Deborah teaches college Accounting and has a master's degree in Educational Technology and is holds certifications as a CIA, CISA, CFSA, and CPA, CA.
What Are Internal Controls?
Let's meet Susan who is the owner of Susan's Stationery Store. Susan has been in business for five years and her business is expanding. Her accountant suggested that Susan look into implementing some internal controls including segregation of duties to better manage her business. Susan would love to follow her accountant's advice, but she isn't quite sure what it means. Let's see if we can help Susan with this problem.
Internal controls are the procedures that a business uses to protect its records and its assets or things of value that it owns. Internal controls also help a business ensure that it is using its resources most effectively and it helps to prevent and detect errors.
What Is Segregation of Duties?
Segregation of duties means dividing duties so that the functions of recordkeeping, custody of assets and authorization of asset use are performed by different individuals. Dividing these duties is necessary to ensure the company is not a victim of theft of its assets and records or fraud which is a deliberate attempt to deceive others for personal gain. Smaller companies often have a more difficult time dividing up these duties as there are fewer employees who can do each job.
Benefits of Segregation of Duties
As Susan's business grows, there may be some confusion about who is responsible for what task. Susan could have a situation where two people are performing the same task resulting in duplication of effort which would be a waste of money for her business. Working to segregate all duties, however, would bring this error to light.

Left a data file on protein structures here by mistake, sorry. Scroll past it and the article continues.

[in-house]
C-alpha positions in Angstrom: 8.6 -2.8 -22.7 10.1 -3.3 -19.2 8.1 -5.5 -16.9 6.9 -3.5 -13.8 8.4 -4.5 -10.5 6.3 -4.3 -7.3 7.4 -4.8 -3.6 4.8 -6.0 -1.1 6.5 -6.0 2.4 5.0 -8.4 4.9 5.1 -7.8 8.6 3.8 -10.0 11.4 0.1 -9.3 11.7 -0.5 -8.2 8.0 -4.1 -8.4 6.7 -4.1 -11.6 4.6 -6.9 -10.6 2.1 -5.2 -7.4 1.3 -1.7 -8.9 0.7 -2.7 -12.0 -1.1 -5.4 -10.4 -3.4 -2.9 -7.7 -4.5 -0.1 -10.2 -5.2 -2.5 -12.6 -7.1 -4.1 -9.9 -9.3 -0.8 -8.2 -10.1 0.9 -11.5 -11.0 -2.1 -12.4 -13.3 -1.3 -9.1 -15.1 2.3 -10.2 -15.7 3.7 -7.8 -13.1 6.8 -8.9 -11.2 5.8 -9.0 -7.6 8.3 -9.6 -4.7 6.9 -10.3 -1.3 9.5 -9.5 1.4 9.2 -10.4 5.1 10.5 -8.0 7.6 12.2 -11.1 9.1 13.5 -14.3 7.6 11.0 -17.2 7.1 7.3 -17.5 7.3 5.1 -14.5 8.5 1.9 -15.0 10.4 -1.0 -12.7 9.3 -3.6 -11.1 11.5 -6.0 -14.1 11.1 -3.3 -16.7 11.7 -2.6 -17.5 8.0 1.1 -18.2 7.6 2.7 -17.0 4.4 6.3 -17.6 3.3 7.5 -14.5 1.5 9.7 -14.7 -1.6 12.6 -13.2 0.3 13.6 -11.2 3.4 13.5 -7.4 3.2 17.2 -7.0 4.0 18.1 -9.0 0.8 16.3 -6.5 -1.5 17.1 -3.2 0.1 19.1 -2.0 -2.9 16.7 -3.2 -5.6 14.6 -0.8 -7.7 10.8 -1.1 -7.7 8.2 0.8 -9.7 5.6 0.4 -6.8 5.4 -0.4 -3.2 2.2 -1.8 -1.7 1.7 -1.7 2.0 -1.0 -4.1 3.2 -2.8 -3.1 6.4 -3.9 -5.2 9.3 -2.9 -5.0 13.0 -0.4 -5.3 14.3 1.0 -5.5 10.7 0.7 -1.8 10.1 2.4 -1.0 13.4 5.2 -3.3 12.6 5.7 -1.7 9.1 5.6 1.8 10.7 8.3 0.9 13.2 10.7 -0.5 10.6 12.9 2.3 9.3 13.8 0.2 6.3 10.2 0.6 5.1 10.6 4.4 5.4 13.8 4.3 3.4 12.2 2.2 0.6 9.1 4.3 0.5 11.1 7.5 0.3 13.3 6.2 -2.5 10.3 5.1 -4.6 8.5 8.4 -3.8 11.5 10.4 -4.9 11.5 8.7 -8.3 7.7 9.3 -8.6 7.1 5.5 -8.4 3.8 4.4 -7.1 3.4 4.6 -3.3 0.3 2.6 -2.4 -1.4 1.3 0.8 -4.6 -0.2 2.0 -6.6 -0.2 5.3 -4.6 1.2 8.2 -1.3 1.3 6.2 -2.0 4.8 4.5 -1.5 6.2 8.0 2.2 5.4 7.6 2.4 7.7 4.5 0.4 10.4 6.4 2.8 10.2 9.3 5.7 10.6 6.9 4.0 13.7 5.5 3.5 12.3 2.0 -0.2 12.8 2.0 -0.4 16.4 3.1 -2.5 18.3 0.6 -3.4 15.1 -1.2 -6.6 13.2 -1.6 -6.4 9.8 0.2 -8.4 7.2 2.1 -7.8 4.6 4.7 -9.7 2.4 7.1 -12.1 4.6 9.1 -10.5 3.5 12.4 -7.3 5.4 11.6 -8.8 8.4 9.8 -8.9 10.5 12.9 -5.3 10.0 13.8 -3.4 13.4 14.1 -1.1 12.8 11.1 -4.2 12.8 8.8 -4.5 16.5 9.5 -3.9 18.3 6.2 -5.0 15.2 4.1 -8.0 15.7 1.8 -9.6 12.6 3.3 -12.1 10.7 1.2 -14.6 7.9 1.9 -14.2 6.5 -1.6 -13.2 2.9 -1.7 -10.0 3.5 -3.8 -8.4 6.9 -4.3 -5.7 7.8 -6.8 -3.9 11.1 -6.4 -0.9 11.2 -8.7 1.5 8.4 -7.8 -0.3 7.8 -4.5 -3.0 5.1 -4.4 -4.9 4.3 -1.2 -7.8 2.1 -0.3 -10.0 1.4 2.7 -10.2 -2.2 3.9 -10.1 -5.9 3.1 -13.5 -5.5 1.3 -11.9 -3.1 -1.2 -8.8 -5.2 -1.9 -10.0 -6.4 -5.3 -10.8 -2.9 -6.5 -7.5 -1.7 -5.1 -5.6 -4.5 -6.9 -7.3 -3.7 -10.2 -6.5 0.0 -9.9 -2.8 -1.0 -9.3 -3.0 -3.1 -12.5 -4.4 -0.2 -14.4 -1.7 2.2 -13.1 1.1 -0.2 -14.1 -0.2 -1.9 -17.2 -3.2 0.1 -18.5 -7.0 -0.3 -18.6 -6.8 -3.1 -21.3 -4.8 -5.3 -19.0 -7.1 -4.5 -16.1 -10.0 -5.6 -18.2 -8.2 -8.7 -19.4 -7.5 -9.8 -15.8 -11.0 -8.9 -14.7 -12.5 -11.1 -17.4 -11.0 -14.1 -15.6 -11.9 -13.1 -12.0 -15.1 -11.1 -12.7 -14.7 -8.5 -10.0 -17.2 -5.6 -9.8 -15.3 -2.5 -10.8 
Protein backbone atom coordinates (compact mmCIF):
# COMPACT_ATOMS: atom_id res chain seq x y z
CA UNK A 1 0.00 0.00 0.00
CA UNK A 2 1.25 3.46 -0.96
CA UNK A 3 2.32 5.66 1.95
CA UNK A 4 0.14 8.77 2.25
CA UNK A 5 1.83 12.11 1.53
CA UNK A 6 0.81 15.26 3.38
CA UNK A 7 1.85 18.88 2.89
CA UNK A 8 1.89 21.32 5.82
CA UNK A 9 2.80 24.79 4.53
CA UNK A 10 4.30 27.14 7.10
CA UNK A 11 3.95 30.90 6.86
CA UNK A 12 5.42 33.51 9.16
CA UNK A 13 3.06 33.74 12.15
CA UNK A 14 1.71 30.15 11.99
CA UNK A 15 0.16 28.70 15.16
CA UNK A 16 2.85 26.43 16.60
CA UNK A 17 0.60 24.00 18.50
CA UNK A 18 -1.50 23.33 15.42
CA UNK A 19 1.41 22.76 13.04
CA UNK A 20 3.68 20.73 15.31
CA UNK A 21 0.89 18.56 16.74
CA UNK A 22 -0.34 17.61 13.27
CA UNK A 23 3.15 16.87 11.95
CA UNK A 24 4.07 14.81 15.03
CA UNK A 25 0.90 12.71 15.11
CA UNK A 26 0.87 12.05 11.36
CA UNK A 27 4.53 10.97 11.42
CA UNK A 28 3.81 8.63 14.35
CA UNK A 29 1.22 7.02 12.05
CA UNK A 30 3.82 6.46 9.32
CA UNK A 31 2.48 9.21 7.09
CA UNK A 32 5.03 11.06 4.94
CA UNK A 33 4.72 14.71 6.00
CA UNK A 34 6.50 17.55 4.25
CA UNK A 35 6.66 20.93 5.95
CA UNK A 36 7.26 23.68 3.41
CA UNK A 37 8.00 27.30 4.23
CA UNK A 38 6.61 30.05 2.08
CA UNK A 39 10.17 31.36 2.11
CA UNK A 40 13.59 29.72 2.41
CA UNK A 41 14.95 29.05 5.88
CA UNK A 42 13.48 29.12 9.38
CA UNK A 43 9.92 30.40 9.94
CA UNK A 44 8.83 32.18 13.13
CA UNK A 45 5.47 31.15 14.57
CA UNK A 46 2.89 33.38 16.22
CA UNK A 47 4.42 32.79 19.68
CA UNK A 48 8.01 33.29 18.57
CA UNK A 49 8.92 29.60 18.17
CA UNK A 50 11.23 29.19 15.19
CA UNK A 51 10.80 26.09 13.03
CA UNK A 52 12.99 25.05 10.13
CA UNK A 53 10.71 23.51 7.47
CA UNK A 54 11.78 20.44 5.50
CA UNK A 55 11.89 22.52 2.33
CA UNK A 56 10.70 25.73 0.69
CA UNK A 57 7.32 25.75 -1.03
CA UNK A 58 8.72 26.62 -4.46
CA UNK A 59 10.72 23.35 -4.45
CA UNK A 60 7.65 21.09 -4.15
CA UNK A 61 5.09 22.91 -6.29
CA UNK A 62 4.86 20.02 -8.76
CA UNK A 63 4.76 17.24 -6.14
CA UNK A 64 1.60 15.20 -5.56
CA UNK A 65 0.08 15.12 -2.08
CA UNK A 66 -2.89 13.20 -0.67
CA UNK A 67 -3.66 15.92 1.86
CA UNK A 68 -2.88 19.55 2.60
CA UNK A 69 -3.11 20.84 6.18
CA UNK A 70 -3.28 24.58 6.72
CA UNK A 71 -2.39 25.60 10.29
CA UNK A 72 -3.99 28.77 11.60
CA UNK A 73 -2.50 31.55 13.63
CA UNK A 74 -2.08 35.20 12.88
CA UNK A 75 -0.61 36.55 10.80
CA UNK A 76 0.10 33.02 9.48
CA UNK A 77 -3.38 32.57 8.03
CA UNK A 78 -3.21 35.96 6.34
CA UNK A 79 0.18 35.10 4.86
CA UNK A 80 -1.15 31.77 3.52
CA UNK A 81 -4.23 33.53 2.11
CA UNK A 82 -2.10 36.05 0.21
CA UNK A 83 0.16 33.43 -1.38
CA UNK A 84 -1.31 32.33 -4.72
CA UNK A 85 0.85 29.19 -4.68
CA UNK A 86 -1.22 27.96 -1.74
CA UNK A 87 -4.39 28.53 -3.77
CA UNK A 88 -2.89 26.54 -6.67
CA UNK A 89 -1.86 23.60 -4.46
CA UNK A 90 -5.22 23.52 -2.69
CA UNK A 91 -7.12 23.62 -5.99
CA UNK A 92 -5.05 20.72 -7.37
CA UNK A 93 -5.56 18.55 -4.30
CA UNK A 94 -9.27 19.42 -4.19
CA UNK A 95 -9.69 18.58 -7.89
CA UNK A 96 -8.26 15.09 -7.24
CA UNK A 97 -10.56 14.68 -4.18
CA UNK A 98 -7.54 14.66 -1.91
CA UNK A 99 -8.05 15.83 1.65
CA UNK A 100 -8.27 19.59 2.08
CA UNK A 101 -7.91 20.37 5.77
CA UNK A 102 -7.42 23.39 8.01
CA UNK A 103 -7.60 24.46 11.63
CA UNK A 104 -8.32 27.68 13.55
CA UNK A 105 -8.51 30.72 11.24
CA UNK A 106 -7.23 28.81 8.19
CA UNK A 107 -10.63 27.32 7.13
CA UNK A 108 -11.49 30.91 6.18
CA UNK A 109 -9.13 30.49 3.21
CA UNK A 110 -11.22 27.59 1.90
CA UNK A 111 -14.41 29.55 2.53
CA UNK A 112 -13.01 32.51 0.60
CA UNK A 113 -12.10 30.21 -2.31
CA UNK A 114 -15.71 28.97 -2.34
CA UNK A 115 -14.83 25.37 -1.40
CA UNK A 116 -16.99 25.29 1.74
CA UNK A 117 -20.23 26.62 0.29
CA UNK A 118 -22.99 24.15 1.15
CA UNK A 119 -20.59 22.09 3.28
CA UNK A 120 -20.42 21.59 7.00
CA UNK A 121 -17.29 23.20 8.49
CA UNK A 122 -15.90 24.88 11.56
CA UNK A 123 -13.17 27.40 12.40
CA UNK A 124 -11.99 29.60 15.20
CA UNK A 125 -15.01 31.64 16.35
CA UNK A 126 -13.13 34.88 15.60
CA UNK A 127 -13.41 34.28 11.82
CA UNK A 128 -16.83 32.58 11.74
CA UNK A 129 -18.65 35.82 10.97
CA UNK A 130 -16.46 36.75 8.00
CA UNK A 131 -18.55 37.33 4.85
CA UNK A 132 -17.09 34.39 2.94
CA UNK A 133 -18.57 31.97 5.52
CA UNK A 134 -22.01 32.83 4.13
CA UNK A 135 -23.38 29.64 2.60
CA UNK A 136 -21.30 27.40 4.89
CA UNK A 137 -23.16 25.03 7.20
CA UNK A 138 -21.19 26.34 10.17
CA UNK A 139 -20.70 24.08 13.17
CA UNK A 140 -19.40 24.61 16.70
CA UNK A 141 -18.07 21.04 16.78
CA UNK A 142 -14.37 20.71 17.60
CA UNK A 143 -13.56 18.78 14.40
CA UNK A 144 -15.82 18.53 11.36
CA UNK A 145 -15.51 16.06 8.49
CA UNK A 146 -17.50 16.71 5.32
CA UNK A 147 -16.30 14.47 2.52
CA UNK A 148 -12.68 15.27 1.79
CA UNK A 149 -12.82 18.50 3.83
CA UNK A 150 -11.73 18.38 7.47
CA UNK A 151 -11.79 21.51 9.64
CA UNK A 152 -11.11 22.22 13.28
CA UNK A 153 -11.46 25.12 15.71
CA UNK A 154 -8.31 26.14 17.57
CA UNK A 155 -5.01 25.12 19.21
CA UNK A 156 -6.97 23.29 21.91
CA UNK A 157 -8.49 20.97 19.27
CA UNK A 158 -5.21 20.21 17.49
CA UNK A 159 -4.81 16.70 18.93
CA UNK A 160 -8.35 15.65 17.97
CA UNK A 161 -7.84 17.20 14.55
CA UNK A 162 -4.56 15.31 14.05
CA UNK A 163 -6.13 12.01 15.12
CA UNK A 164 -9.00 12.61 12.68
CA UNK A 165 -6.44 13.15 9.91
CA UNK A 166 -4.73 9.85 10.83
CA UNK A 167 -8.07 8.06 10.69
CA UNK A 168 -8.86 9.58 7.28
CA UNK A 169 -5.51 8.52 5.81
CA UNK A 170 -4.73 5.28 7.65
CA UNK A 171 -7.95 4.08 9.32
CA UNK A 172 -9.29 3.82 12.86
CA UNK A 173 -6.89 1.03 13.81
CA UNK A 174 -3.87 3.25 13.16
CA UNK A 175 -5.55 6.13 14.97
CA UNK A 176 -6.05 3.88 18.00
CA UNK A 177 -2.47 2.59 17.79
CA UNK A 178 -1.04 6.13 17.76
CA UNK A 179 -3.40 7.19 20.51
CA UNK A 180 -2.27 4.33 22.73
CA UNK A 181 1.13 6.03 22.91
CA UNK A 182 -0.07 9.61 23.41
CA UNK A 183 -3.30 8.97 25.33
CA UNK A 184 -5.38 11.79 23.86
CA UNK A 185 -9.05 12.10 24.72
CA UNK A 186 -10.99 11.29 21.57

Susan's business growth could also lead to certain tasks not being reviewed which could make her more susceptible to error or fraud. Let's assume that Susan used to reconcile the company's bank account every month. Now that the business has grown and the company has several bank accounts, Susan has delegated this reconciliation responsibility to Becky in the accounting department. If Becky also has access to change the accounting records, she could commit a fraud and then use her recordkeeping access to hide it.
Segregation of duties will also help Susan ensure that her assets are safe from misappropriation. When Susan's business was small, she knew all her employees by name and could recognize them when she signed their paychecks. If Susan does not have adequate segregation of duties in the payroll department, one of her employees could set up a fictitious employee, create a paycheck for them and pocket the money. Susan wouldn't necessary catch this problem as she no longer recognizes the names of each of her employees due to the expansion of her business.
Risks of Segregation of Duties
It is never possible to eliminate errors from occurring as employees could participate in collusion which is a situation where they can work together to defeat internal controls.
For example, Susan may have a control in place that requires a cashier to obtain a manager's approval to process a price override at the cash register. If the manager and the cashier decide to work together, the benefit of having manager review is defeated by this collusion.
Susan has a much better understanding of segregation of duties and why it is important for her business to implement this necessary internal control.
Internal controls include the procedures a business implements in order to protect its assets or items of value that it owns as well as its records. Segregation of duties involves dividing employee duties so that the functions of recordkeeping, custody of assets and authorization of asset use are performed by different individuals. Segregating incompatible functions helps a company prevent becoming a victim of fraud or an intentional attempt to deceive others for the purposes of personal gain.
Benefits of implementing segregation of duties include ensuring a company uses its resources effectively by reducing duplication and protecting its assets from misappropriation.
While segregating incompatible functions will help a company prevent fraud, it can never eliminate errors from occurring as employees could engage in collusion or a situation where they can work together to defeat internal controls.
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